• Semi-Colons

    A semi-colon has two functions. The first is to join two independent clauses. The second is to separate items in a list that already have commas in them.

    Semi-Colon Main Function: Joining Independent Clauses

    Let’s learn the first function first. What does it mean “to join two independent clauses”? First, you must know what a clause is. A clause has two parts: a subject, which is a noun or noun phrase, and a predicate, which is a verb or verb phrase. A noun is a person, place or thing. A verb is an action.

    So, first you will join a subject and a predicate to make an independent clause. An independent clause is a complete sentence. (A dependent clause has an extra word at the beginning, like “if” or “because,” that makes it need another clause to be a complete sentence.) Then, if you want to join two independent clauses in the same sentence, you must use a semi-colon, not a comma. If you use a comma, that would be the kind of error known as a “comma splice.”

    To Do
     
    1. Practice recognizing comma splices and heroically replacing them with semi-colons in the worksheet below (also in a Word doc herein a Word Doc here).
    2. Heroically find all the comma splices you can in a story or essay you wrote, and replace them with semi-colons.  
    3. Using the second worksheet below (in that same Word docthat same Word doc), study what it means to use semi-colons to separate items in a list that have commas in them. Then practice writing sentences like that in the space provided.
    4. Correctly avoid comma splices and use semi-colons in both the above ways as necessary in all your writing for the rest of your life. Thanks.

     

    Name ________________________________

     

    Heroically Replacing Comma Splices With Semi-Colons

    A comma splice is the kind of error where you join two independent clauses with a comma. Below are ten short paragraphs. Each paragraph has one comma splice in it. Fix the comma splice by heroically turning it into a semi-colon. This can be done by drawing a nice fat dot over it, and circling it to make it extra-clear.

     
    1.     When at Grandma’s, I mostly run wild. I climb on her roof, I shout like a monster. The kids near her, who don’t know me, sometimes throw rocks at me. If they do, I throw my head at the rocks to try to get hit. I am not a smart person, but I do have an odd love of Emergency Rooms.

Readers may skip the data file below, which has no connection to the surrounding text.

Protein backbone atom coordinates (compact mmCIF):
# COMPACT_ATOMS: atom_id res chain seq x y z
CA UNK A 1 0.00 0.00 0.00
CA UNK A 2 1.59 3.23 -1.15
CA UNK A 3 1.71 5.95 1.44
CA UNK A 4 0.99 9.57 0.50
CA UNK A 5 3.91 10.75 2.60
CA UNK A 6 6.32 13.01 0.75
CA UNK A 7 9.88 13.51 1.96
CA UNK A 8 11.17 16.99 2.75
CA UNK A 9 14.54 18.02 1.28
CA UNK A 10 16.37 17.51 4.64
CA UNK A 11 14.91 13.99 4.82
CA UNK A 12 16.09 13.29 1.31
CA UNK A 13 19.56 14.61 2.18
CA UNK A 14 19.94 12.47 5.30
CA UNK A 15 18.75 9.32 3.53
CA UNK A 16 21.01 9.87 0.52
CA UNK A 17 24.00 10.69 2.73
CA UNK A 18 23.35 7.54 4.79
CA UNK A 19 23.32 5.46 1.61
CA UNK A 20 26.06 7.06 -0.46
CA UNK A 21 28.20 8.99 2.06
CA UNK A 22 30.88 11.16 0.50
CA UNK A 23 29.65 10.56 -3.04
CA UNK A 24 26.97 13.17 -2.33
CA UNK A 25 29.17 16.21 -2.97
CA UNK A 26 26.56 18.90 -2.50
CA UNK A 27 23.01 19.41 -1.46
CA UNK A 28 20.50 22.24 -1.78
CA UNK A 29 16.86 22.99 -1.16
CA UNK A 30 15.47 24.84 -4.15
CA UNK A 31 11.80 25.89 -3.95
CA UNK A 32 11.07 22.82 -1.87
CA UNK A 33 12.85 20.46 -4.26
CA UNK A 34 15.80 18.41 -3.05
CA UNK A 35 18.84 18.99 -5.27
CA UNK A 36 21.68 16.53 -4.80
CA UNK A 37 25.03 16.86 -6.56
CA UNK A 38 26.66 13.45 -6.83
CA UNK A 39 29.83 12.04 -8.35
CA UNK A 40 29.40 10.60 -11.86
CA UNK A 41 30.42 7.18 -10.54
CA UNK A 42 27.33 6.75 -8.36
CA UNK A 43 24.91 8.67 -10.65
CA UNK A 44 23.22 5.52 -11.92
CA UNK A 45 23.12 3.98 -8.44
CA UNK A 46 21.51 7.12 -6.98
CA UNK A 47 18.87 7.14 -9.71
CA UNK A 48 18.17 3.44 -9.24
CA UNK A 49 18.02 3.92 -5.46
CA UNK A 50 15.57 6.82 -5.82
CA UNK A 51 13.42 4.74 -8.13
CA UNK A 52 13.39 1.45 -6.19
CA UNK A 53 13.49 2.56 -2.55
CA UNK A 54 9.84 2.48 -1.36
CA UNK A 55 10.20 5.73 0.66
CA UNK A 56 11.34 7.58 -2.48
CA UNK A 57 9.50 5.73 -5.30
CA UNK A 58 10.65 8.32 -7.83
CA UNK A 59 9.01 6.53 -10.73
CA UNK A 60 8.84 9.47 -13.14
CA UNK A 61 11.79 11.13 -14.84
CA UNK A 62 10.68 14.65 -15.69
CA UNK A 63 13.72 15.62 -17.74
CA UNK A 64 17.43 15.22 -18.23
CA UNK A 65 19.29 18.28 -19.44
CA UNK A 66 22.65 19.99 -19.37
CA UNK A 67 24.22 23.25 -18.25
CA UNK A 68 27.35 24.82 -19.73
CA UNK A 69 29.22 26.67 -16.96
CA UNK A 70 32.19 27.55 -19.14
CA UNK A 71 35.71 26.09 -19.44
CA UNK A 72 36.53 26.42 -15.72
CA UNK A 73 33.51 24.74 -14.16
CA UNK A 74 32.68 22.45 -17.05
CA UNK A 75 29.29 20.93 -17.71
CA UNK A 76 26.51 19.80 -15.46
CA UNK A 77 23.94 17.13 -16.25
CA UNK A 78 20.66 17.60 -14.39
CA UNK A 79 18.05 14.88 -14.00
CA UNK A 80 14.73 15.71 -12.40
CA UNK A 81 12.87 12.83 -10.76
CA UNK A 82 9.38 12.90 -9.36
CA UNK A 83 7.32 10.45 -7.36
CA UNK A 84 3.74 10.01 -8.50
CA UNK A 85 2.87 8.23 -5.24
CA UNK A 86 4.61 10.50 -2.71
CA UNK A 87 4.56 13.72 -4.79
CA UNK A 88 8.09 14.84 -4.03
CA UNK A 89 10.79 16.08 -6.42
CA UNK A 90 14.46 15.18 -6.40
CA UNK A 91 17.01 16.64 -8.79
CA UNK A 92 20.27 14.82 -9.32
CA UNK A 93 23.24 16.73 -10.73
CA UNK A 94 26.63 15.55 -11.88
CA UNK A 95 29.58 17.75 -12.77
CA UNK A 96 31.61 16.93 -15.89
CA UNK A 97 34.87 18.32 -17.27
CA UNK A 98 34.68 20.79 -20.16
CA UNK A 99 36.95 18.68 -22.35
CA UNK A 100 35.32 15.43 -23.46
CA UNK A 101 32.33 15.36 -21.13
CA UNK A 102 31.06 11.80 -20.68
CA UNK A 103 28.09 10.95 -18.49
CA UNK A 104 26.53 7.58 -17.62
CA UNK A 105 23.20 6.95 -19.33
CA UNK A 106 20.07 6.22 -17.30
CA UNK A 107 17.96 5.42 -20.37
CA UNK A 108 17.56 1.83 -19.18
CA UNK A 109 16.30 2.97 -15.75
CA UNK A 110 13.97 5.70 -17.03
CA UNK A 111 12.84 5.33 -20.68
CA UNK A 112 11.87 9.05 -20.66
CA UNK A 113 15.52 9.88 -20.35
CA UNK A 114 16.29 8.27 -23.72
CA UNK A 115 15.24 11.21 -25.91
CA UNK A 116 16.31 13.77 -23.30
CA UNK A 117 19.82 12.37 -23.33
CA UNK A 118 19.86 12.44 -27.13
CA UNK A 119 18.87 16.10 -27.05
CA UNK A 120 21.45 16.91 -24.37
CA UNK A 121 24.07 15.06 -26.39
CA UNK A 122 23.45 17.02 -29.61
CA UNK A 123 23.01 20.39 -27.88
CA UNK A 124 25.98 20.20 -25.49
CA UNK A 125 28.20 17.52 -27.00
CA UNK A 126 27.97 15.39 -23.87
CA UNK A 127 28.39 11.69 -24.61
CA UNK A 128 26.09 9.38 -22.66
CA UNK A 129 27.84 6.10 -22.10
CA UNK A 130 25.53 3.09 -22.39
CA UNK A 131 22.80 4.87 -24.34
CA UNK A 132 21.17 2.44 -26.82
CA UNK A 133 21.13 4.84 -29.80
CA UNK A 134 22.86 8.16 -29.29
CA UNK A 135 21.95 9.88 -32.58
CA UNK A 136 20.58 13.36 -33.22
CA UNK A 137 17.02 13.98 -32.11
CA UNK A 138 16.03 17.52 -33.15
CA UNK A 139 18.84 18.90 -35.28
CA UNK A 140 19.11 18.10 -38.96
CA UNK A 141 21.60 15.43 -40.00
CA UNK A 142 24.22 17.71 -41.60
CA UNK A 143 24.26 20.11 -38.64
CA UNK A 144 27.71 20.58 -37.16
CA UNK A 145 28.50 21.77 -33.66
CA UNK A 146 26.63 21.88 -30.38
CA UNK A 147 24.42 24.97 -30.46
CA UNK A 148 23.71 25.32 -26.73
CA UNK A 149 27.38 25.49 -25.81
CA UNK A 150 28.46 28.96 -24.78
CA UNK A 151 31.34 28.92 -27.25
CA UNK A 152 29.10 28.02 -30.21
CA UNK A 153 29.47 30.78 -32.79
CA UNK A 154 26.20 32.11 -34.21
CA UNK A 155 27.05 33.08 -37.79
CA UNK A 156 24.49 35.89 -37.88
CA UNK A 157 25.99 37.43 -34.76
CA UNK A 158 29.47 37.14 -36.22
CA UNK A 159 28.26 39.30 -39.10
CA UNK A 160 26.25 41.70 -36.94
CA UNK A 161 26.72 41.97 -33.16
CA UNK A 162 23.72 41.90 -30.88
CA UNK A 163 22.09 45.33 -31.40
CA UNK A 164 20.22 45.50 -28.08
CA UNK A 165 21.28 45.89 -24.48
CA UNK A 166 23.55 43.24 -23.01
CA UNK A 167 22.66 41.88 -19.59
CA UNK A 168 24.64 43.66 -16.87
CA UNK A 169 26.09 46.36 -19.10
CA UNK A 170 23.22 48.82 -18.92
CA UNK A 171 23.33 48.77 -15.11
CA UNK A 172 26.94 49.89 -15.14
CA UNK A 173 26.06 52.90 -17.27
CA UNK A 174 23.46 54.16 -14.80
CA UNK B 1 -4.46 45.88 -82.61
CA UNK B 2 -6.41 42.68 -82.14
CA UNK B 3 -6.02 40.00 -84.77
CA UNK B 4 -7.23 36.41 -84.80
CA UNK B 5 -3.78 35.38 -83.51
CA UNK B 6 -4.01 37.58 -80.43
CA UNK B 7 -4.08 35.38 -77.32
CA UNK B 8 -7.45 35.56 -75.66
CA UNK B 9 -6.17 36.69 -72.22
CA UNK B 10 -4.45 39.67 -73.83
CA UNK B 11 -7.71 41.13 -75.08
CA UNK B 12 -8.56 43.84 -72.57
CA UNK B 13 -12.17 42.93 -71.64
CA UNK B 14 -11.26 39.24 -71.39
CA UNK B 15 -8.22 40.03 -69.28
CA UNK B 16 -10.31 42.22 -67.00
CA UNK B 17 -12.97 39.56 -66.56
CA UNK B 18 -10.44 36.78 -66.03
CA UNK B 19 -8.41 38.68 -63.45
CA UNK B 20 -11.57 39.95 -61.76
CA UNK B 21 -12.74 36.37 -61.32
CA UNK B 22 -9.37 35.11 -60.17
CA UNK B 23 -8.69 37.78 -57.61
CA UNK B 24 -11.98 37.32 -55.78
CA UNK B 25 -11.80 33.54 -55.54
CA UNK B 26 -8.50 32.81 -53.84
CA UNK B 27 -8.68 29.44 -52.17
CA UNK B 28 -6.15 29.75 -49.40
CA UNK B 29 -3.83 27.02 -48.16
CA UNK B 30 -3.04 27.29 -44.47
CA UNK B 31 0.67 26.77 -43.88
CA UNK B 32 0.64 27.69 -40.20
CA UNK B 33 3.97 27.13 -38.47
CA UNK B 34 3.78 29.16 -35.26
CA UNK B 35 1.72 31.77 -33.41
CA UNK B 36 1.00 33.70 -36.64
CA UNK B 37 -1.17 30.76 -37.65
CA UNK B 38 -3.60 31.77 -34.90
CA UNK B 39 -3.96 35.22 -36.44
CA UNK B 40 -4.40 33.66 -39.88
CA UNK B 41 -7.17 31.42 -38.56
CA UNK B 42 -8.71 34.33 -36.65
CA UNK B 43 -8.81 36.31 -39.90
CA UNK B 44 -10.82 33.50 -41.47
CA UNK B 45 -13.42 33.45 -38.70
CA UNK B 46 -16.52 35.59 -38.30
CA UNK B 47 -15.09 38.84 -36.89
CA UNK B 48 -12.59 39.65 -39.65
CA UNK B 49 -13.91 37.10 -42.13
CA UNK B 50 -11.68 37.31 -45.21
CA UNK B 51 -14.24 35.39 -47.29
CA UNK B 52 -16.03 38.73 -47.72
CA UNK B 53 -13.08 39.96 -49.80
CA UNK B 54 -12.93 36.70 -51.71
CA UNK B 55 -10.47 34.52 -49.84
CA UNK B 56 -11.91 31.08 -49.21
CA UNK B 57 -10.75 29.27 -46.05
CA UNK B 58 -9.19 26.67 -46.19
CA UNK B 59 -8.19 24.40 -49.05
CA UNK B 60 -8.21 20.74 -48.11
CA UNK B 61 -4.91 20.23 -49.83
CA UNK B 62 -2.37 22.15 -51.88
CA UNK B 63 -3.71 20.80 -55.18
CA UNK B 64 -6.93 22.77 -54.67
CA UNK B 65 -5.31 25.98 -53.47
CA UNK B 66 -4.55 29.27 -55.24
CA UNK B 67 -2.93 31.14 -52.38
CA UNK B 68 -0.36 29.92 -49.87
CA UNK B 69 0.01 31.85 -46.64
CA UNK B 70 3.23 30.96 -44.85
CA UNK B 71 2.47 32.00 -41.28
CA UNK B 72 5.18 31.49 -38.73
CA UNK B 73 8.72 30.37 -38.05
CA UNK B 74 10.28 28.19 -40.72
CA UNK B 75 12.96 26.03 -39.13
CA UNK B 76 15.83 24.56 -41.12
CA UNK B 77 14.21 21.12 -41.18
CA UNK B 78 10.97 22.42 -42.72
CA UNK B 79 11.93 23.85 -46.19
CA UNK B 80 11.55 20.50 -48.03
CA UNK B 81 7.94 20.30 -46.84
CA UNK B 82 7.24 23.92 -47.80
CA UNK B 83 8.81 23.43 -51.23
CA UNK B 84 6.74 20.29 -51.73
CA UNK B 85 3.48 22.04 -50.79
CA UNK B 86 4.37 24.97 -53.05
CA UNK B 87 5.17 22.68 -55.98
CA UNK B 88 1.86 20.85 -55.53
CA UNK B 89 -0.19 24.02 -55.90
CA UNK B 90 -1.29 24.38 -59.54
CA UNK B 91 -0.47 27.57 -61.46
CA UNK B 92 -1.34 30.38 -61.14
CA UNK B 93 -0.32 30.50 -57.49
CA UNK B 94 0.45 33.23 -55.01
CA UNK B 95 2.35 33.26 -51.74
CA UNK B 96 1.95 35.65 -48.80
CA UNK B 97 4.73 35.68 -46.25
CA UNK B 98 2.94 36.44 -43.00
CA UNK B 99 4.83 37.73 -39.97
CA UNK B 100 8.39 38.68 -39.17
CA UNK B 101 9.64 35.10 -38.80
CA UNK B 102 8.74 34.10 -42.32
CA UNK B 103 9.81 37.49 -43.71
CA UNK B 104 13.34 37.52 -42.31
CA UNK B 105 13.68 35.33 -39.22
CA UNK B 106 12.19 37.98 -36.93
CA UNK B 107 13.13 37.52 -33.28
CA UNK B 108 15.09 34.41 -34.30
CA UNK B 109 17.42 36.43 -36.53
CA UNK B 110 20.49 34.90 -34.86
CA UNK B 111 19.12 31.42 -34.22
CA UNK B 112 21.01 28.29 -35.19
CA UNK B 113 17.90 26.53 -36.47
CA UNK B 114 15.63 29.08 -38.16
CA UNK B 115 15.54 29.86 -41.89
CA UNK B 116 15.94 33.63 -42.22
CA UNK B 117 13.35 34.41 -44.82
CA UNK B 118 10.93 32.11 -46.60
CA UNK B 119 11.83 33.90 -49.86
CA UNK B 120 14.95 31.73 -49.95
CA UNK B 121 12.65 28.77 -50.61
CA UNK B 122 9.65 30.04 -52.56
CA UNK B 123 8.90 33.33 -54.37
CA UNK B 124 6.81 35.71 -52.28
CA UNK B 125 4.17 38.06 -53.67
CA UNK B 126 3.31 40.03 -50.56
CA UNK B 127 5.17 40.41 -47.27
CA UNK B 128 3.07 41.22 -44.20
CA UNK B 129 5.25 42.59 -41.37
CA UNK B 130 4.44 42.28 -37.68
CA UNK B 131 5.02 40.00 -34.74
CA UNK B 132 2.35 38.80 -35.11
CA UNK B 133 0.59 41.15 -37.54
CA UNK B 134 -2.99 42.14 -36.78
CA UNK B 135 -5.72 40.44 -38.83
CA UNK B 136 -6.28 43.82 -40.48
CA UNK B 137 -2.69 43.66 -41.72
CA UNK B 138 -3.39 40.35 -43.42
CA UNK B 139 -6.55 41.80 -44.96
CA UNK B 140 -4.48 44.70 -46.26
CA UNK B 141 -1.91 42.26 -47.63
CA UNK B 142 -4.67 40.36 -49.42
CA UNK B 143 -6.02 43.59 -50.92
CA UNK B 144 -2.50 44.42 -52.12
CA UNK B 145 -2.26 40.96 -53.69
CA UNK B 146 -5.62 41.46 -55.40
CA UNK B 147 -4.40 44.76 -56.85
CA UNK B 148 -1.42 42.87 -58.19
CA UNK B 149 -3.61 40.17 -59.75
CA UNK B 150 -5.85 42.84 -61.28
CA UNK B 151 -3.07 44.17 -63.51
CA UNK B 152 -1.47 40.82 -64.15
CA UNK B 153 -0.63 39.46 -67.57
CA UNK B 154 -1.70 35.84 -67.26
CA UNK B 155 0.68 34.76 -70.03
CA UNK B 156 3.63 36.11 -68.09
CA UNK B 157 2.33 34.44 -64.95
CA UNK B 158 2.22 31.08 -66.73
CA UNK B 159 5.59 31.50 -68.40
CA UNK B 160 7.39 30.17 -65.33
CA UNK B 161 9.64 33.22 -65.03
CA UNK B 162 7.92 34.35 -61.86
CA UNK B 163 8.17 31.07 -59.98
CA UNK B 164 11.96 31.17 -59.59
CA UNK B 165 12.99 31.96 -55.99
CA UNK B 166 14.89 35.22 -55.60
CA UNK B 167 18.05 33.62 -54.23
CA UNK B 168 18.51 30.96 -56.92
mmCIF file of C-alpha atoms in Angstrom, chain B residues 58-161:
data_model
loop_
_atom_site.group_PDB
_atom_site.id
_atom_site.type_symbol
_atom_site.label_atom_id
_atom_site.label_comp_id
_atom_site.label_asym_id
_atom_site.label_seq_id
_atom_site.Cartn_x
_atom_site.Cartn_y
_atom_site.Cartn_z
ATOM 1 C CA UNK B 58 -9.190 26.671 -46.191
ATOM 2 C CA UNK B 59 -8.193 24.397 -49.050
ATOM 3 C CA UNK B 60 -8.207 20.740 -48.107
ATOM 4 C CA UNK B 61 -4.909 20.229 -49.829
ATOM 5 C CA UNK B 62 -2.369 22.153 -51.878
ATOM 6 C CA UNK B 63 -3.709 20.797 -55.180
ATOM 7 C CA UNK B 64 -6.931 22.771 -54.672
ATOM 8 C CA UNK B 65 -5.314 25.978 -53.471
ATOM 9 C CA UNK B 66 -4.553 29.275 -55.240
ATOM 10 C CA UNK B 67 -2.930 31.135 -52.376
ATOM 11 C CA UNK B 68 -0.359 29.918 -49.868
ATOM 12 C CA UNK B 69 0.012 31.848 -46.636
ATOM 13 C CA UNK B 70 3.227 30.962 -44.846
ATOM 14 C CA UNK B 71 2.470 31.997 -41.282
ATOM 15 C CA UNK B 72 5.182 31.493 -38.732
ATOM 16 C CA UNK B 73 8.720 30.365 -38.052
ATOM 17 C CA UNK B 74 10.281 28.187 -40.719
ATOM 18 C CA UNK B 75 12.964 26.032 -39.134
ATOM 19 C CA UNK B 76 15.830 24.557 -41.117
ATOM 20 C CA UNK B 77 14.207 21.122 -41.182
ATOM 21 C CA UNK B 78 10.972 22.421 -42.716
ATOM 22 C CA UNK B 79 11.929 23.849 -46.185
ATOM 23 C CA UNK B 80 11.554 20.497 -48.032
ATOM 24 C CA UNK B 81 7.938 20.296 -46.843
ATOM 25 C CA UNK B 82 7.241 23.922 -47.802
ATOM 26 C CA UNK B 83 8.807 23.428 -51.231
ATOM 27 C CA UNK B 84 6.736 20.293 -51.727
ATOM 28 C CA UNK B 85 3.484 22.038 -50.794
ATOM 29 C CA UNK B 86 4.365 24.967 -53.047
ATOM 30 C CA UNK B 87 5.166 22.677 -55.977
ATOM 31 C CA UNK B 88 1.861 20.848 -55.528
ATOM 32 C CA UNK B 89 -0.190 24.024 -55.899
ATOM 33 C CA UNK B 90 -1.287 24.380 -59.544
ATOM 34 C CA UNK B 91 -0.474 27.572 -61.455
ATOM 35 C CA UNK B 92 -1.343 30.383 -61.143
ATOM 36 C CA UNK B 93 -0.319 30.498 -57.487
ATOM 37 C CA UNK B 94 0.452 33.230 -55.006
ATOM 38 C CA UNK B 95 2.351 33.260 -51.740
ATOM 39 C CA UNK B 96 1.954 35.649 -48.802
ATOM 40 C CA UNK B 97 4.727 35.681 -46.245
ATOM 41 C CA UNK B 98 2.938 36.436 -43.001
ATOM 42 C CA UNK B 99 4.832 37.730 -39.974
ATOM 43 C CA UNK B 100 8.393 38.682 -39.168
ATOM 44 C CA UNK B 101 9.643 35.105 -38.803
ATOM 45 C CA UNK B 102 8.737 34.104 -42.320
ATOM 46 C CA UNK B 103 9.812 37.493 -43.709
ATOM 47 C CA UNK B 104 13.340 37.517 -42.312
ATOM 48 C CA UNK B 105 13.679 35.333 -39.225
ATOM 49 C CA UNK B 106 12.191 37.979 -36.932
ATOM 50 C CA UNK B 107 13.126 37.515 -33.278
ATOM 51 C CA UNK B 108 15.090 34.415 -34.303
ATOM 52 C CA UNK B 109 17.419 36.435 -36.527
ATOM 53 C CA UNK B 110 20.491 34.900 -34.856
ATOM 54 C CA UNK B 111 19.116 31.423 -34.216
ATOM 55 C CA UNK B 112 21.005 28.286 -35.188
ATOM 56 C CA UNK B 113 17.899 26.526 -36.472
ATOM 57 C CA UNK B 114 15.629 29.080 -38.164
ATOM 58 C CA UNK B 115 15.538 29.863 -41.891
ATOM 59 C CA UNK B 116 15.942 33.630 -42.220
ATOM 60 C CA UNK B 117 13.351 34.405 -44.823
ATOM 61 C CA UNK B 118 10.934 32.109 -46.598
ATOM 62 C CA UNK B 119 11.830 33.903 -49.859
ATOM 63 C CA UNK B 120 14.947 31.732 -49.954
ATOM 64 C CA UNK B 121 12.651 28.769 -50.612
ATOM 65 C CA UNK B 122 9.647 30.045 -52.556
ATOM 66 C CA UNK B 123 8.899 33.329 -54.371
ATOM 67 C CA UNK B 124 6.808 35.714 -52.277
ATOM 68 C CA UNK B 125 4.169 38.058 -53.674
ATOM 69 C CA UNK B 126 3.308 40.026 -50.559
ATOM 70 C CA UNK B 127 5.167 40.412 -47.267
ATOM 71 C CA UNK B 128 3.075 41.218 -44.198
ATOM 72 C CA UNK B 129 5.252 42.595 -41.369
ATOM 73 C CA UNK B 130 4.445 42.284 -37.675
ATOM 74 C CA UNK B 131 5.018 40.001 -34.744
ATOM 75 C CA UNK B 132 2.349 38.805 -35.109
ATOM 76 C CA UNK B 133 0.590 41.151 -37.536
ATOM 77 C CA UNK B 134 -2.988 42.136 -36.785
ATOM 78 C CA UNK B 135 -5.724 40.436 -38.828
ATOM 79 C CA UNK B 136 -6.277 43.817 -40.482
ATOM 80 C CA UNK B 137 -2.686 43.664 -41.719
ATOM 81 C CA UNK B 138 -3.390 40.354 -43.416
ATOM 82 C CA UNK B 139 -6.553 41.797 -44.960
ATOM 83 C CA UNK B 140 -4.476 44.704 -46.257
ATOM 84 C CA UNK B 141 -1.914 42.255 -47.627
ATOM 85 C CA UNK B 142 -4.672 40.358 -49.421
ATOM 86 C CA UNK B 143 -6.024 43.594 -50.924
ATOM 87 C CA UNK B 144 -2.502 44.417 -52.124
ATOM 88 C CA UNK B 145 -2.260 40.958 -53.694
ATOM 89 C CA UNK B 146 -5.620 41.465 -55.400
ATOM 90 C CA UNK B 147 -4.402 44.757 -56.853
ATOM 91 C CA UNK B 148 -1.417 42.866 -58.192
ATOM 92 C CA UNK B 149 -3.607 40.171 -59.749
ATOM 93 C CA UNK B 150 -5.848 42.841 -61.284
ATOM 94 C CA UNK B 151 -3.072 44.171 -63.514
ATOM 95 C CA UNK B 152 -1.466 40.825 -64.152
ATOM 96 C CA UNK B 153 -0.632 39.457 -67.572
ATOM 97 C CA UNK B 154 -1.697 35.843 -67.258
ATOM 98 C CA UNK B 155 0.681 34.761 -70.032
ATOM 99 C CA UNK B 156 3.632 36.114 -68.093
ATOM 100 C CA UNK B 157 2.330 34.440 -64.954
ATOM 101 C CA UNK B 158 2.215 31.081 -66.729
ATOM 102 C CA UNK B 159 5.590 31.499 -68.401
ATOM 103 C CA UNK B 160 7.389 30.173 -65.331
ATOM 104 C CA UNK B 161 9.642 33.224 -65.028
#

2.     With difficulty, I smile. I am a happy soul, but most folks don’t know this. It’s because I have an unusual medical condition, my lips are extremely heavy. Ironically, when I’m happy and no one can tell, this makes me sad.

     

    3.      My uncle’s favorite activities are muskrat hunting, muskrat skinning, muskrat cooking and muskrat eating. Unfortunately, he is never happy because, first of all, he doesn’t have a gun, a knife, a stove or teeth. Also, we live in Manhattan, which has no muskrats. I think my uncle is foolish, he should find new favorite activities instead of being sad.  

     

    4.      I watched you, you watched me back. It was like a game, though neither of us acknowledged it. Your nostrils flared, which I took as a sign. Unfortunately, I couldn’t decide what it meant. Did you love me like I love you, or did you hate me? Oh, Mirror, you are such a mystery.

     

    5.      In the Fortress of Solitude, Superman patches his tights. After his last battle, there are rips on both thighs. Oh, that grabby Lex Luthor! Sewing is not one of Superman’s super-powers, it is difficult because of the mightiness of his hands. He jabs himself mightily with the needle, says, “Jeez, Louise,” and thinks, Would Lois Lane like the nickname “Louise”? Before he finishes sewing his tights, he decides to remove them. Even though he’s in his Fortress of Solitude, he still x-ray-looks through the crystal wall to make sure nobody’s looking.